Law Revision Could Muzzle China's Music Industry

The new revision would strip away the only protection they have.

The point of this revision, says the government, is to reign in on piracy. It sounds good in theory, especially the part about users being forced to compensate authors, but conversation among contemporary musicians reveals the inherent issues with this change.

Firstly, after three months, the exclusive control over who can use their work becomes that of the government. The songwriter would have no rights to deny its use even if the user was in direct conflict with the work's ethos.

Secondly, they have no right to decide how much their music is worth as per the context of its use. Currently, there is no clear indication as to how much artists should be compensated, or even if they will be uniformly compensated.

Thirdly, in a society in which government transparency is not part of the system, no one trusts that they'll ever see those copyright fees that are intended for their pockets, and they'll have no recourse to seek them out either.

In response to a revised copyright law, China's hotbed of piracy is unlikely to cool overnight. Instead, songwriters will be less motivated to write and record original material not only for fear that their songs will cease to be their property in a legal context after a mere three months, but that piracy will persist as it always has, thus making their songs fair game for anyone to use without discretion.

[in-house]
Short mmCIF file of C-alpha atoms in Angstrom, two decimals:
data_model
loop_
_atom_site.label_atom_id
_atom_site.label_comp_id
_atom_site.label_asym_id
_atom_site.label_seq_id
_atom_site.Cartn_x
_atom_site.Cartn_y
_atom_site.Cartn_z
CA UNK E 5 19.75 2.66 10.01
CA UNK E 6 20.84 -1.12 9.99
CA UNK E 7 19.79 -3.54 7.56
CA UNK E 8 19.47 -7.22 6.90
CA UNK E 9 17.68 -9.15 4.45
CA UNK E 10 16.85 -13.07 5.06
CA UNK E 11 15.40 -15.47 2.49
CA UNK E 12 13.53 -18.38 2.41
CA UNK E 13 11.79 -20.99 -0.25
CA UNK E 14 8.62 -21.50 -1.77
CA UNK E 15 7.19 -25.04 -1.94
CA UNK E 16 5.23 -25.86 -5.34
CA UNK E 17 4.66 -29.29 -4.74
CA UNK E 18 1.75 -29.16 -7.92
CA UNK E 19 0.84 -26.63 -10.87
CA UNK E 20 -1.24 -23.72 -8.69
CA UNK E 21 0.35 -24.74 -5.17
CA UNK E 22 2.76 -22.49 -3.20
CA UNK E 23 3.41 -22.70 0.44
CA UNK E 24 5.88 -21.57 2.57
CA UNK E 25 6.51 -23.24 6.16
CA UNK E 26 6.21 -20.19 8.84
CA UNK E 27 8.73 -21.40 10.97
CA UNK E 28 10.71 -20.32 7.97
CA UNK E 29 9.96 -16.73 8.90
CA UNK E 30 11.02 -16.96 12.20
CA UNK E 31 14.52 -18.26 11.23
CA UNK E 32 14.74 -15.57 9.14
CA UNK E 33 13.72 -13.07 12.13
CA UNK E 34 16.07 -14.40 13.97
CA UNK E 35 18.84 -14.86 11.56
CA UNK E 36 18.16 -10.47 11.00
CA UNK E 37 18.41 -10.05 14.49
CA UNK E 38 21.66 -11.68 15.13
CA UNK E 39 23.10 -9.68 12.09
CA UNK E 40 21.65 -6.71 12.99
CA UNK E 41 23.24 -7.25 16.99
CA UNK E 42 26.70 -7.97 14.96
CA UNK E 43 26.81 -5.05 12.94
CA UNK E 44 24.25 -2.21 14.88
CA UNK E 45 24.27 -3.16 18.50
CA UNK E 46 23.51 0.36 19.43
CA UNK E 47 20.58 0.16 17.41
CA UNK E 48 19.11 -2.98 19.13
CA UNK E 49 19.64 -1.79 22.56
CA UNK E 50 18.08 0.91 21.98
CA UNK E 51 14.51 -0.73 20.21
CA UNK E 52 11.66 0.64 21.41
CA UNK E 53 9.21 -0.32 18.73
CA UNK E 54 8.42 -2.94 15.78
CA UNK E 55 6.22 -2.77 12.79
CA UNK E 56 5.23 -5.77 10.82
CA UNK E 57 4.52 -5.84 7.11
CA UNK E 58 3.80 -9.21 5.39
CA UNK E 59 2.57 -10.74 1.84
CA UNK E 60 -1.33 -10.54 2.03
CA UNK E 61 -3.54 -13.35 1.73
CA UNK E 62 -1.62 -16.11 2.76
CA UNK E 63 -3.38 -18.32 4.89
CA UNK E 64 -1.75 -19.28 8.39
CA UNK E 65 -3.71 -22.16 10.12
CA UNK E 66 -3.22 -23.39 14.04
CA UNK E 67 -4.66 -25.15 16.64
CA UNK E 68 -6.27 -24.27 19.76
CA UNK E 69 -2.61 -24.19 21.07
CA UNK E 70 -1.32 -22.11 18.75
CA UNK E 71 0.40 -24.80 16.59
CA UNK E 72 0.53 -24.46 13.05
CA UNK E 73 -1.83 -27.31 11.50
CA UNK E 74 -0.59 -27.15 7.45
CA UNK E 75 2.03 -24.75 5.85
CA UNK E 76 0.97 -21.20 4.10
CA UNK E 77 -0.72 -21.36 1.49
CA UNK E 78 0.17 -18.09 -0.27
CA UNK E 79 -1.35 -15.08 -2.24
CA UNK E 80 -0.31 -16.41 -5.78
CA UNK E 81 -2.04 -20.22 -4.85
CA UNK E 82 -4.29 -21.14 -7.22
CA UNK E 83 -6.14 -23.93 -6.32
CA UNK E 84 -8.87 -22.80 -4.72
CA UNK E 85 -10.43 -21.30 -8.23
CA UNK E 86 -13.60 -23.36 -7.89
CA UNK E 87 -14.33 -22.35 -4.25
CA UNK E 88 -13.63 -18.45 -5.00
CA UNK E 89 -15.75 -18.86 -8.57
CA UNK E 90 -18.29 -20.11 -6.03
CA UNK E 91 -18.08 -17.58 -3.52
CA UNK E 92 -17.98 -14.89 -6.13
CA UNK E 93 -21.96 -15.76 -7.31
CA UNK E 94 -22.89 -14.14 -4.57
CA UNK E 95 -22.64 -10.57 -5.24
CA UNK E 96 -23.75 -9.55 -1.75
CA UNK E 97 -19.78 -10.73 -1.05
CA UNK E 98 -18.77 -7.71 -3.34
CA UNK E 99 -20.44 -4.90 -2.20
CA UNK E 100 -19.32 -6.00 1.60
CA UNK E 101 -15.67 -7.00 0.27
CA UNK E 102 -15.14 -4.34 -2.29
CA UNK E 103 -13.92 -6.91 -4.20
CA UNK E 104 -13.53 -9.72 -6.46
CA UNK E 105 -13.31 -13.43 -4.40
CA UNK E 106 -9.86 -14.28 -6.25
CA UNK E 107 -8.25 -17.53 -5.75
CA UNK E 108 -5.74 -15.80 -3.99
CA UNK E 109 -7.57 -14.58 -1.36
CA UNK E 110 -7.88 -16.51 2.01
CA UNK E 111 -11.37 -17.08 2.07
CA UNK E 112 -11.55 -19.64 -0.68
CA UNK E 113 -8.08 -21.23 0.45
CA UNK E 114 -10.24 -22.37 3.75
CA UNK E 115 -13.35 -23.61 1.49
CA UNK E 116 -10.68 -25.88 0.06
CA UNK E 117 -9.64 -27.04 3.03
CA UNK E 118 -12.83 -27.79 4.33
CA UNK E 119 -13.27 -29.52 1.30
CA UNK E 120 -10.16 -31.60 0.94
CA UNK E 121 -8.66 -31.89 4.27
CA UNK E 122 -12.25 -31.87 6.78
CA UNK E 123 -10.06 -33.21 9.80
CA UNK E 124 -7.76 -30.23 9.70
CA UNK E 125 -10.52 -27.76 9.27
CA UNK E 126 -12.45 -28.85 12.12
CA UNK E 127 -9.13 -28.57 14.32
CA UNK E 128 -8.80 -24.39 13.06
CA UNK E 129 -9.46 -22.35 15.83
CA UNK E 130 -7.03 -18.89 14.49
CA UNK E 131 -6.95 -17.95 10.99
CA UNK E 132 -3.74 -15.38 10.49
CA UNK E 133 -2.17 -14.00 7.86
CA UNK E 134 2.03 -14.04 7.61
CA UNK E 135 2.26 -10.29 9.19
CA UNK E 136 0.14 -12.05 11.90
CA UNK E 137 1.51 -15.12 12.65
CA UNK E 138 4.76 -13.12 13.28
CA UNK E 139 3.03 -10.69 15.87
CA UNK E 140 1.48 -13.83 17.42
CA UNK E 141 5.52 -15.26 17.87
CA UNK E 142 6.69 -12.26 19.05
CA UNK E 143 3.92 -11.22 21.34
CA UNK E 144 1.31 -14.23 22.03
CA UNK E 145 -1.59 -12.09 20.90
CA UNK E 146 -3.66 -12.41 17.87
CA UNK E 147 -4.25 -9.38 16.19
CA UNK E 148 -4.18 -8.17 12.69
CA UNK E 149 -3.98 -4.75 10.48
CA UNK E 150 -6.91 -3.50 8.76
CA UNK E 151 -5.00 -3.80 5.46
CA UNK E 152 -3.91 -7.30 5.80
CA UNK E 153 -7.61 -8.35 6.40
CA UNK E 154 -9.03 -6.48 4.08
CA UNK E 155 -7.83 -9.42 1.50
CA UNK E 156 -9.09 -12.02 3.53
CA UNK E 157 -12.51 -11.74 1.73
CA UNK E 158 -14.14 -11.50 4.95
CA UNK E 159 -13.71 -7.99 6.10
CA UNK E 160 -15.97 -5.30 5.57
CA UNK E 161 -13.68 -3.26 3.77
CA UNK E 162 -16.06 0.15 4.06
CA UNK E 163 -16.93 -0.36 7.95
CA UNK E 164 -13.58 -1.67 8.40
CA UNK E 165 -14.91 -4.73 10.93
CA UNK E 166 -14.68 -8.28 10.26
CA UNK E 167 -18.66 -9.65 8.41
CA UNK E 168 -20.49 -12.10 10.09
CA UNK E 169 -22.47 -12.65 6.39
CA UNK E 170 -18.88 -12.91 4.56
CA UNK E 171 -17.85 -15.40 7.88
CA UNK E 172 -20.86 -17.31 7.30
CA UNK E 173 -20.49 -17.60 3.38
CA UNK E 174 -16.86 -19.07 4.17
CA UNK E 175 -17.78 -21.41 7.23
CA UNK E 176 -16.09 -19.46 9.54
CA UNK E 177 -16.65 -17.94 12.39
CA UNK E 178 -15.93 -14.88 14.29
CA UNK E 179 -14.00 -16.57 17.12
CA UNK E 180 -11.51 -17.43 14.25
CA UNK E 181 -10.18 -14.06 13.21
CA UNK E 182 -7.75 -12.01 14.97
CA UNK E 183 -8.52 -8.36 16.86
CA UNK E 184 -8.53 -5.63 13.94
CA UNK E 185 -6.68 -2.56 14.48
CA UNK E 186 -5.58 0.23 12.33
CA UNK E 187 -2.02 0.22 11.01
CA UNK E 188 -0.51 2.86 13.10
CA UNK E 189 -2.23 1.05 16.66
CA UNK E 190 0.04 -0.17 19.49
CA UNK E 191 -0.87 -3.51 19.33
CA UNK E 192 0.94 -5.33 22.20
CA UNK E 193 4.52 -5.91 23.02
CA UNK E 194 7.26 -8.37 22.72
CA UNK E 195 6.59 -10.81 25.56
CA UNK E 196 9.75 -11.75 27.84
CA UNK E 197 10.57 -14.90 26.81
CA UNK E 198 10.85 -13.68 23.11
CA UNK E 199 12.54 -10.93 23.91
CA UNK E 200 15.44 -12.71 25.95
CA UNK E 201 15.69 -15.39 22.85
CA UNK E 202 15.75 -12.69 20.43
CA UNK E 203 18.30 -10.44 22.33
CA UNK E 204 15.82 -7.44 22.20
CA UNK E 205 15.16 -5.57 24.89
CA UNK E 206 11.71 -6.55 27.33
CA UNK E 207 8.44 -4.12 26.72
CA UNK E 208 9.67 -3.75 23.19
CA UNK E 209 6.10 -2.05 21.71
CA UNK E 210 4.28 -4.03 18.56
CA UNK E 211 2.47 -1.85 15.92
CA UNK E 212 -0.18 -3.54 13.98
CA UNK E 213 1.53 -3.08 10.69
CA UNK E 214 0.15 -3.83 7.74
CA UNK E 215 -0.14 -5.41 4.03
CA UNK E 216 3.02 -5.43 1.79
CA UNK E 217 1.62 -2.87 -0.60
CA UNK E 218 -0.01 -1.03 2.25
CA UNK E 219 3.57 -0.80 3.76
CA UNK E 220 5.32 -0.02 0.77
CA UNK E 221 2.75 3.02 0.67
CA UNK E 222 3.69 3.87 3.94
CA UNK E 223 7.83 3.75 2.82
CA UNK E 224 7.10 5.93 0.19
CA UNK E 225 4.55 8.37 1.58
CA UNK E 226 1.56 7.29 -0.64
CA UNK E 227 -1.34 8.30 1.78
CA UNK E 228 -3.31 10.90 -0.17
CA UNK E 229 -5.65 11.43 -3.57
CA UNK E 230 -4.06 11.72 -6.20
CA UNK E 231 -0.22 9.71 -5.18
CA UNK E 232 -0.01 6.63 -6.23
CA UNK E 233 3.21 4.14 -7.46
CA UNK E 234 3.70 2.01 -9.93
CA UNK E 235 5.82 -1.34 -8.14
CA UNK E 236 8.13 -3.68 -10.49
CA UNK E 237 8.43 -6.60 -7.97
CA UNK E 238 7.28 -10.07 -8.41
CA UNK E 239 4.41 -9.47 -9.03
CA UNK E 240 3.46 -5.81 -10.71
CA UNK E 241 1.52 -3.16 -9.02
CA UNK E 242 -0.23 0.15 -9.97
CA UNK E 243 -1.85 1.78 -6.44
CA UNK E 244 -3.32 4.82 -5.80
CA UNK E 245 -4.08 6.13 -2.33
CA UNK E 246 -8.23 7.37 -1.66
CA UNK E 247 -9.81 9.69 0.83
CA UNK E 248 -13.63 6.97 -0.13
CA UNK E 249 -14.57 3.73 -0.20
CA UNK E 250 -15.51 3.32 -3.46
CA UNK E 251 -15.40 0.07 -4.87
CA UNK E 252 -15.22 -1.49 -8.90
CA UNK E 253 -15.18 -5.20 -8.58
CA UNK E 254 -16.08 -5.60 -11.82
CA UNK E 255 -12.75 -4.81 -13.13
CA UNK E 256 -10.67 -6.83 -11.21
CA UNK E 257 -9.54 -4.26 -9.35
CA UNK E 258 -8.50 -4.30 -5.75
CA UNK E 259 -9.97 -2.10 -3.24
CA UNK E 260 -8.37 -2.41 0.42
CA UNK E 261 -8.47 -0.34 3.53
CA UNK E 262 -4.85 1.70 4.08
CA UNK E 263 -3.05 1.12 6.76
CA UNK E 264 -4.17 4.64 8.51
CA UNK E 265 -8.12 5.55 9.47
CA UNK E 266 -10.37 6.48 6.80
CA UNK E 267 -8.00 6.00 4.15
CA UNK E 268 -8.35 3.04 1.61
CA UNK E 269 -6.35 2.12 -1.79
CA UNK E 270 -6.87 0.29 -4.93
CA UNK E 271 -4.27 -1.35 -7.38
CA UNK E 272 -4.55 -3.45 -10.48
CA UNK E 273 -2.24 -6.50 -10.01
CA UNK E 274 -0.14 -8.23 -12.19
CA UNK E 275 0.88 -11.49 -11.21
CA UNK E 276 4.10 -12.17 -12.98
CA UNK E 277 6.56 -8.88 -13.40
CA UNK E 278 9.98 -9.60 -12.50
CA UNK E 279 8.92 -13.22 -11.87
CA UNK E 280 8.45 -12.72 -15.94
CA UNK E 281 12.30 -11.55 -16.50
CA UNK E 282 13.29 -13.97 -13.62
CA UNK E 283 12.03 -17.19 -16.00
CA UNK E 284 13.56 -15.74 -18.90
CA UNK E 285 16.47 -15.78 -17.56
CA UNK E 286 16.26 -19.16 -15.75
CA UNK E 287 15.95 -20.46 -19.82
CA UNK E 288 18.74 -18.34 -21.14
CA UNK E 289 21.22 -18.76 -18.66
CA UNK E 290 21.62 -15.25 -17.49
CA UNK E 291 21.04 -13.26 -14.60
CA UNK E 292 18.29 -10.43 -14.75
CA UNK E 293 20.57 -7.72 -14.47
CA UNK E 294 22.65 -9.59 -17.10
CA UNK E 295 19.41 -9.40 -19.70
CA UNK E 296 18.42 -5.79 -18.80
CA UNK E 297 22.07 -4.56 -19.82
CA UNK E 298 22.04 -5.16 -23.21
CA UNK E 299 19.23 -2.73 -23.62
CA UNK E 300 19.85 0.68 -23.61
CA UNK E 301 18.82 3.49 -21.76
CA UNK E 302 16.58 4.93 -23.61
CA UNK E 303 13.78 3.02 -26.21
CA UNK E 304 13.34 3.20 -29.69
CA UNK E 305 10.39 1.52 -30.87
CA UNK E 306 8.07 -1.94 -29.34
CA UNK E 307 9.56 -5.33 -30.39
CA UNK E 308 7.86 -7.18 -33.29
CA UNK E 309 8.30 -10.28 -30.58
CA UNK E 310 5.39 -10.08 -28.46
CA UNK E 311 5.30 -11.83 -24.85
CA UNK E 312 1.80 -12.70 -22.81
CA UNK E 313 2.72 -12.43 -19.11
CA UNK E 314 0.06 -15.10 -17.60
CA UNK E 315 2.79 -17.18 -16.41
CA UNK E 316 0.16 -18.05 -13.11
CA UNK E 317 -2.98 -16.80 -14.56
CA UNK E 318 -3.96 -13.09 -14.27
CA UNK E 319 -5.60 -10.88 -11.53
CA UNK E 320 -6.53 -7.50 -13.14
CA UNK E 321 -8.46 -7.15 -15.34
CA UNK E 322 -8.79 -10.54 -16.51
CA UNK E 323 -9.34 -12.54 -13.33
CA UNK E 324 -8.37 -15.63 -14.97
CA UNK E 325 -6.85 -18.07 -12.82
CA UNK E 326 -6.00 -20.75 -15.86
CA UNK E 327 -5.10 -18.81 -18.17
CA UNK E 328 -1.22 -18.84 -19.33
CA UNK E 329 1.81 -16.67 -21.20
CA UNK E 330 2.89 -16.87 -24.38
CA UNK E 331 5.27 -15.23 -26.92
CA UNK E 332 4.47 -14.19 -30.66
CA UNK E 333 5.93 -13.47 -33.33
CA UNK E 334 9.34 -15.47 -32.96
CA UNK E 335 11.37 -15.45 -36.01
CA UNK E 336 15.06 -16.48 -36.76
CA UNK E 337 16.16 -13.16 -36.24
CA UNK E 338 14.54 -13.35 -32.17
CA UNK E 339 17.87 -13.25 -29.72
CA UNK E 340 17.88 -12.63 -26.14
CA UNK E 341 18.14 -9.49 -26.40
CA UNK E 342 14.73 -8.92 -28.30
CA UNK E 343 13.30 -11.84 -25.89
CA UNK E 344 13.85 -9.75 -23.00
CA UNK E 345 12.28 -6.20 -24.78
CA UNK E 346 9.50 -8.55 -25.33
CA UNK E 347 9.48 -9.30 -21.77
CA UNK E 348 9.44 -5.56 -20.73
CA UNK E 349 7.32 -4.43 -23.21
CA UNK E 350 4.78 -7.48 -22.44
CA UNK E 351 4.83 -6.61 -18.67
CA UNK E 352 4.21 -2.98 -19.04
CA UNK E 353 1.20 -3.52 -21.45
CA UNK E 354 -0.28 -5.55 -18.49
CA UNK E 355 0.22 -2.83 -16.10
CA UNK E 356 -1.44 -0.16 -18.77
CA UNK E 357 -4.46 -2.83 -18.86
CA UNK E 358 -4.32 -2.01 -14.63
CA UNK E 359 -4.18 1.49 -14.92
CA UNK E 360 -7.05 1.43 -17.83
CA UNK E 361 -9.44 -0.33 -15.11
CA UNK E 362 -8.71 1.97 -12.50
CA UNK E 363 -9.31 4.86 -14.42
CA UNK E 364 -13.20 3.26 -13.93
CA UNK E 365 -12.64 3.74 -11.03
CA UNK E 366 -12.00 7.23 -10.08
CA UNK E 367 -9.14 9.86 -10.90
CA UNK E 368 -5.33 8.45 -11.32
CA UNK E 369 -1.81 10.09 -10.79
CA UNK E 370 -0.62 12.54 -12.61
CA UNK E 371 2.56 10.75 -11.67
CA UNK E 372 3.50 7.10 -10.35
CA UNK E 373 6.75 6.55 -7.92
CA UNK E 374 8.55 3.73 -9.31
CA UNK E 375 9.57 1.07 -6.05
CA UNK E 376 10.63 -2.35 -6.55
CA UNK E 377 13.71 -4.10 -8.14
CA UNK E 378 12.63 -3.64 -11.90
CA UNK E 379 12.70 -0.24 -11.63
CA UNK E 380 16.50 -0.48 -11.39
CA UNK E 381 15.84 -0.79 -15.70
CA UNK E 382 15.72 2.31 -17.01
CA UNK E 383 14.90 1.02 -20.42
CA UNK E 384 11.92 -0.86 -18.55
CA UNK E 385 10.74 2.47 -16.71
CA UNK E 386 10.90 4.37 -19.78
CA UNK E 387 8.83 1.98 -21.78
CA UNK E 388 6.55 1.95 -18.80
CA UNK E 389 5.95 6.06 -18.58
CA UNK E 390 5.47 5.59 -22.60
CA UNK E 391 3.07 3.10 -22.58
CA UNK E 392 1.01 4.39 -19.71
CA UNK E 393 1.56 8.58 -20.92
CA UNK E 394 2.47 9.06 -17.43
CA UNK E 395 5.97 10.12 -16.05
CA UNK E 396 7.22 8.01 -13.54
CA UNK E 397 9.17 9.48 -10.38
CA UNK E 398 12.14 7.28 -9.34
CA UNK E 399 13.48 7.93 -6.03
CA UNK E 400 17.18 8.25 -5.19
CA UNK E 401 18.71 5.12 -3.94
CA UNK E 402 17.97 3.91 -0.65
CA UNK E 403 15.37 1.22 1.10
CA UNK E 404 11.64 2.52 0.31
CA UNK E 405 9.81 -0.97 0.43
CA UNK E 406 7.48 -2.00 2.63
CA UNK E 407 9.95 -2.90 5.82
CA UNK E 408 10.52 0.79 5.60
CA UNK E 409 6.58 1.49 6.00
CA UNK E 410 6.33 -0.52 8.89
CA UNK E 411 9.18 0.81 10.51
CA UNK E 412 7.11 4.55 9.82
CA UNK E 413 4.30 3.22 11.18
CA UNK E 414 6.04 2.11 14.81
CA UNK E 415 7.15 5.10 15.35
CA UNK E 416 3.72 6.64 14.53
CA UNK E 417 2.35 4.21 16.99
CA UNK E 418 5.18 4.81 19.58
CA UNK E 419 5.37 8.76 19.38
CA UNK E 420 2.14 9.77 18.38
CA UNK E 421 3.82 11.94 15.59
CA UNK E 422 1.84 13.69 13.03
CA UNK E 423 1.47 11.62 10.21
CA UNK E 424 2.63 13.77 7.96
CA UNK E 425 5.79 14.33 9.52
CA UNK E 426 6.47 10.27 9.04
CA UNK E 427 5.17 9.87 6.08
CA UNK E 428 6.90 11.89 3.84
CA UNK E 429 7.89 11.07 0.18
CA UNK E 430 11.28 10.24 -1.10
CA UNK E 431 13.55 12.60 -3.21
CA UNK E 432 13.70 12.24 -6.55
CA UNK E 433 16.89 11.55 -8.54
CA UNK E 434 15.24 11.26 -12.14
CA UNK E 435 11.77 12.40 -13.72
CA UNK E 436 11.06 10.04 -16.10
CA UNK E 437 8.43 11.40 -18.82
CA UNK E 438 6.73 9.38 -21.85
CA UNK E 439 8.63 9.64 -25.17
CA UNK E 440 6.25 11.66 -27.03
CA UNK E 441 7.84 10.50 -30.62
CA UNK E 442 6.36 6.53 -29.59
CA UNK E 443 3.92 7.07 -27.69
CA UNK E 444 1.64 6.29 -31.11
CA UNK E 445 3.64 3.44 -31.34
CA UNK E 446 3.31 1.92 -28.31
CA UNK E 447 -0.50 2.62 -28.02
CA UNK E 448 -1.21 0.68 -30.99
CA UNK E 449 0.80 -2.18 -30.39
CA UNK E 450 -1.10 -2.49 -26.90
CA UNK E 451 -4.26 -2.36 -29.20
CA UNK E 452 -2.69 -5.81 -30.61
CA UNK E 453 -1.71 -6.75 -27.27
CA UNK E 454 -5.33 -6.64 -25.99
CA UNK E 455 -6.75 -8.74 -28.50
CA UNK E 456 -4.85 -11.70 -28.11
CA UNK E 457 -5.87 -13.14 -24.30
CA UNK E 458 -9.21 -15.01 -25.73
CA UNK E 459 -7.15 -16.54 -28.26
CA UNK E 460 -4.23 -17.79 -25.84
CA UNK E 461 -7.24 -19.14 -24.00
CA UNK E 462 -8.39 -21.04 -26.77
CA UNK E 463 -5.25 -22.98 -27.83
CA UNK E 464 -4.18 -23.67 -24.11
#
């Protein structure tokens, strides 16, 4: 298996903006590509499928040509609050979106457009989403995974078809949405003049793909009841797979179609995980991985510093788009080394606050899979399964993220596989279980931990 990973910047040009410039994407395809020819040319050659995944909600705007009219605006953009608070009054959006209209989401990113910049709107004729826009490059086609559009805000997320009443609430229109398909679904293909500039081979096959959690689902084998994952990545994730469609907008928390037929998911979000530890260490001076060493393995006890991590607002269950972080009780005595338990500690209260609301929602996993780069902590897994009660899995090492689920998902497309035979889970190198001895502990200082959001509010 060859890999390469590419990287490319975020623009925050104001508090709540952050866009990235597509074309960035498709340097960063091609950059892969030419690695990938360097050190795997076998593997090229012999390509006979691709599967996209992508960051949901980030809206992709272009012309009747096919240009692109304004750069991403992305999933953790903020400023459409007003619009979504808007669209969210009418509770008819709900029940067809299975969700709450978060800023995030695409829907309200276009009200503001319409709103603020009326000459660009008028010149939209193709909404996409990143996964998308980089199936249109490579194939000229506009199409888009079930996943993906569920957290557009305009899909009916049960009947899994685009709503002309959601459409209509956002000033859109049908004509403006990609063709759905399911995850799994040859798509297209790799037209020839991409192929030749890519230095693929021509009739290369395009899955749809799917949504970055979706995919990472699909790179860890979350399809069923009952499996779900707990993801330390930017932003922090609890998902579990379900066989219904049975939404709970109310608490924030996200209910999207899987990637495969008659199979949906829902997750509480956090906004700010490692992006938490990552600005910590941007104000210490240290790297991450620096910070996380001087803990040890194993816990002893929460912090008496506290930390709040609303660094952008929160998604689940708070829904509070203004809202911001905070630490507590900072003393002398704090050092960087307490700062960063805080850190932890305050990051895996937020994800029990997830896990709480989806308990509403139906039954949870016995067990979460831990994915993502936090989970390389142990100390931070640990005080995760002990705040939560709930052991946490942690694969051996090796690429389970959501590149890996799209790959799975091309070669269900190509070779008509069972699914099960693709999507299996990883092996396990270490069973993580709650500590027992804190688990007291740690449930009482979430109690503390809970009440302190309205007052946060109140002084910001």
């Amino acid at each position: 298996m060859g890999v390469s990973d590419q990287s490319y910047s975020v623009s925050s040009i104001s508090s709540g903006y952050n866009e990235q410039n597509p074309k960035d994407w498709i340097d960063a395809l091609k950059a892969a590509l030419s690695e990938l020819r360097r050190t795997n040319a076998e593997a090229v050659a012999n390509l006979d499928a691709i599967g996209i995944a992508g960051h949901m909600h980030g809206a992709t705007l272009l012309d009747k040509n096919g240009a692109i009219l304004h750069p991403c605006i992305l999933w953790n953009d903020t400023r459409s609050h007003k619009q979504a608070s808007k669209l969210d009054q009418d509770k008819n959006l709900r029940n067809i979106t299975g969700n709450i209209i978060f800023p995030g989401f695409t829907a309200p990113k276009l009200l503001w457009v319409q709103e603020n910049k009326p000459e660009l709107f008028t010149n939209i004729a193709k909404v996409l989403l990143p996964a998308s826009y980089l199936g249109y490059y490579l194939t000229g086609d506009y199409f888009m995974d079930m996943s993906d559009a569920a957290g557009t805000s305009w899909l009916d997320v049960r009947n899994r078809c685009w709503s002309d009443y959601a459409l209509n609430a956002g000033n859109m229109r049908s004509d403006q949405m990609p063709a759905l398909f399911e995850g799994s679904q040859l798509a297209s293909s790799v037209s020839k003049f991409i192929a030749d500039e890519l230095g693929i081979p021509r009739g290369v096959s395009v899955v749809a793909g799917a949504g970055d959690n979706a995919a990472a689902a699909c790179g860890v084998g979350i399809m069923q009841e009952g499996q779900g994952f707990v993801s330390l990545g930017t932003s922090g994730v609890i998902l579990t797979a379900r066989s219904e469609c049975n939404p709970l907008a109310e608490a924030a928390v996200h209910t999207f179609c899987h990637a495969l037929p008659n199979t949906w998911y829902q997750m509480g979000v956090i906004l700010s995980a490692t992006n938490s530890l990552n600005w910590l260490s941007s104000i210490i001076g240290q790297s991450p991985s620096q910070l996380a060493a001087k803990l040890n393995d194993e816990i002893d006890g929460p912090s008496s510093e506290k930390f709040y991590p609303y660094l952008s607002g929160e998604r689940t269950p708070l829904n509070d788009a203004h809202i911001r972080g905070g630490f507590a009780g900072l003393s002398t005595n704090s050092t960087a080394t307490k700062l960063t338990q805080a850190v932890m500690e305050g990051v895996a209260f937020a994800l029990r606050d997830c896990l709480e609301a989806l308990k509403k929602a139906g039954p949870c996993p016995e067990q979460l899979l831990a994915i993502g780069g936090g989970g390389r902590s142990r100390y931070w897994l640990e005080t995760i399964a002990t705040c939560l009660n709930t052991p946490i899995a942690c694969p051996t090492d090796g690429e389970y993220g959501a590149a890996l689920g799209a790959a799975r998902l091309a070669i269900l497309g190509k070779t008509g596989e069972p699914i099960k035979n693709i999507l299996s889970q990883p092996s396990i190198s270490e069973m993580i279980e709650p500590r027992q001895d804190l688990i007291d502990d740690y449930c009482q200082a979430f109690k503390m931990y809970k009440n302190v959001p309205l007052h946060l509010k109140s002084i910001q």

Keep in mind that these laws would also apply to foreign music distributed in China, a contentious issue for large music labels in the West. As this is only a proposed revision, China is seeking opinion from industry both domestically and abroad. The time is now to voice our protests.

In this modern, digital world in which the value of recorded music has become nearly indiscernible, it is laws like these that disable even the faintest hope for sustainable careers among existing and future songwriters and composers.

By Ember Swift


Ember Swift is a Canadian musician and writer who has been living in Beijing since 2008. She and her husband, a prominent Chinese musician, have now welcomed their daughter into the world, born in January 2012. For more information about Ember Swift and her life and work, please visit:

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